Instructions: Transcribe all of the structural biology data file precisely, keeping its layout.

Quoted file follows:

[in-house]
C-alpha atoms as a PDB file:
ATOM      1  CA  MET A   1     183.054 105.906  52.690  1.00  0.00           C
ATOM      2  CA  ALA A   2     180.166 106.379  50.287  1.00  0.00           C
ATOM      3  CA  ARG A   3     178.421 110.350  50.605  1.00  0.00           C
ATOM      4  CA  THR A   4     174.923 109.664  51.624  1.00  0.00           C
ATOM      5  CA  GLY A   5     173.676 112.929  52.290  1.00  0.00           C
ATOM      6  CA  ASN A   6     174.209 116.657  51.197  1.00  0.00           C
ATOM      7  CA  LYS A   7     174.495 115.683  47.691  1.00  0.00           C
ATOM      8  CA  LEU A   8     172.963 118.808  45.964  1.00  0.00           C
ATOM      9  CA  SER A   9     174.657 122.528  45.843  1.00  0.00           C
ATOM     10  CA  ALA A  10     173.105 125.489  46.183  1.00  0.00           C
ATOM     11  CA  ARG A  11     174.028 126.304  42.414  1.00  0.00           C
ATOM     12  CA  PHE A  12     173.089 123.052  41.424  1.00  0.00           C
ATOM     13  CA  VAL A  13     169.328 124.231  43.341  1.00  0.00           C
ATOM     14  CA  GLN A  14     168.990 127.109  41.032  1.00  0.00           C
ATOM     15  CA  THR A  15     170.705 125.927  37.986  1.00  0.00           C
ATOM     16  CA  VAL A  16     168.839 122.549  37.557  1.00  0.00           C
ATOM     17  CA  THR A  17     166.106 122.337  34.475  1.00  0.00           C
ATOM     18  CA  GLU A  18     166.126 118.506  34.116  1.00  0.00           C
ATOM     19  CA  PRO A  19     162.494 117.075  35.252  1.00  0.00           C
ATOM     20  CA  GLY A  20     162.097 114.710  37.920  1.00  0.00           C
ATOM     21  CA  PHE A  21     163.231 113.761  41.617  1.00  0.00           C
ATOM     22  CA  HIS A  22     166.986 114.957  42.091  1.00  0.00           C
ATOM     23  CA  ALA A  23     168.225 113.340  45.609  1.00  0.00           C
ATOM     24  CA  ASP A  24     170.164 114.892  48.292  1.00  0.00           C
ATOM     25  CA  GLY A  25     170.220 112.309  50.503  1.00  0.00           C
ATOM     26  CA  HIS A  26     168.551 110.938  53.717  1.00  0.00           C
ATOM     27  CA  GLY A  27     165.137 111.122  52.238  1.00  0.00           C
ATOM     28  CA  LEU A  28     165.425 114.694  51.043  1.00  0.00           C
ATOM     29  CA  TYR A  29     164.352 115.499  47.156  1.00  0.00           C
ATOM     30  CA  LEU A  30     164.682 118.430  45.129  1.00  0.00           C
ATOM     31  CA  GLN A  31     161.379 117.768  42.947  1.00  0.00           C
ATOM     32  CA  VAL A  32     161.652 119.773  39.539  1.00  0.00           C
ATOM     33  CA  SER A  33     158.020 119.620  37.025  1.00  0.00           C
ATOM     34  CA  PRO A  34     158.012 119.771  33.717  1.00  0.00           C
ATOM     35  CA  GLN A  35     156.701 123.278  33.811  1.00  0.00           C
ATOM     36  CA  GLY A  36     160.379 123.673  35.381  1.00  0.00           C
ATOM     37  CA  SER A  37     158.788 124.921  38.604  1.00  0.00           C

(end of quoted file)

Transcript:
[in-house]
C-alpha atoms as a PDB file:
ATOM      1  CA  MET A   1     183.054 105.906  52.690  1.00  0.00           C
ATOM      2  CA  ALA A   2     180.166 106.379  50.287  1.00  0.00           C
ATOM      3  CA  ARG A   3     178.421 110.350  50.605  1.00  0.00           C
ATOM      4  CA  THR A   4     174.923 109.664  51.624  1.00  0.00           C
ATOM      5  CA  GLY A   5     173.676 112.929  52.290  1.00  0.00           C
ATOM      6  CA  ASN A   6     174.209 116.657  51.197  1.00  0.00           C
ATOM      7  CA  LYS A   7     174.495 115.683  47.691  1.00  0.00           C
ATOM      8  CA  LEU A   8     172.963 118.808  45.964  1.00  0.00           C
ATOM      9  CA  SER A   9     174.657 122.528  45.843  1.00  0.00           C
ATOM     10  CA  ALA A  10     173.105 125.489  46.183  1.00  0.00           C
ATOM     11  CA  ARG A  11     174.028 126.304  42.414  1.00  0.00           C
ATOM     12  CA  PHE A  12     173.089 123.052  41.424  1.00  0.00           C
ATOM     13  CA  VAL A  13     169.328 124.231  43.341  1.00  0.00           C
ATOM     14  CA  GLN A  14     168.990 127.109  41.032  1.00  0.00           C
ATOM     15  CA  THR A  15     170.705 125.927  37.986  1.00  0.00           C
ATOM     16  CA  VAL A  16     168.839 122.549  37.557  1.00  0.00           C
ATOM     17  CA  THR A  17     166.106 122.337  34.475  1.00  0.00           C
ATOM     18  CA  GLU A  18     166.126 118.506  34.116  1.00  0.00           C
ATOM     19  CA  PRO A  19     162.494 117.075  35.252  1.00  0.00           C
ATOM     20  CA  GLY A  20     162.097 114.710  37.920  1.00  0.00           C
ATOM     21  CA  PHE A  21     163.231 113.761  41.617  1.00  0.00           C
ATOM     22  CA  HIS A  22     166.986 114.957  42.091  1.00  0.00           C
ATOM     23  CA  ALA A  23     168.225 113.340  45.609  1.00  0.00           C
ATOM     24  CA  ASP A  24     170.164 114.892  48.292  1.00  0.00           C
ATOM     25  CA  GLY A  25     170.220 112.309  50.503  1.00  0.00           C
ATOM     26  CA  HIS A  26     168.551 110.938  53.717  1.00  0.00           C
ATOM     27  CA  GLY A  27     165.137 111.122  52.238  1.00  0.00           C
ATOM     28  CA  LEU A  28     165.425 114.694  51.043  1.00  0.00           C
ATOM     29  CA  TYR A  29     164.352 115.499  47.156  1.00  0.00           C
ATOM     30  CA  LEU A  30     164.682 118.430  45.129  1.00  0.00           C
ATOM     31  CA  GLN A  31     161.379 117.768  42.947  1.00  0.00           C
ATOM     32  CA  VAL A  32     161.652 119.773  39.539  1.00  0.00           C
ATOM     33  CA  SER A  33     158.020 119.620  37.025  1.00  0.00           C
ATOM     34  CA  PRO A  34     158.012 119.771  33.717  1.00  0.00           C
ATOM     35  CA  GLN A  35     156.701 123.278  33.811  1.00  0.00           C
ATOM     36  CA  GLY A  36     160.379 123.673  35.381  1.00  0.00           C
ATOM     37  CA  SER A  37     158.788 124.921  38.604  1.00  0.00           C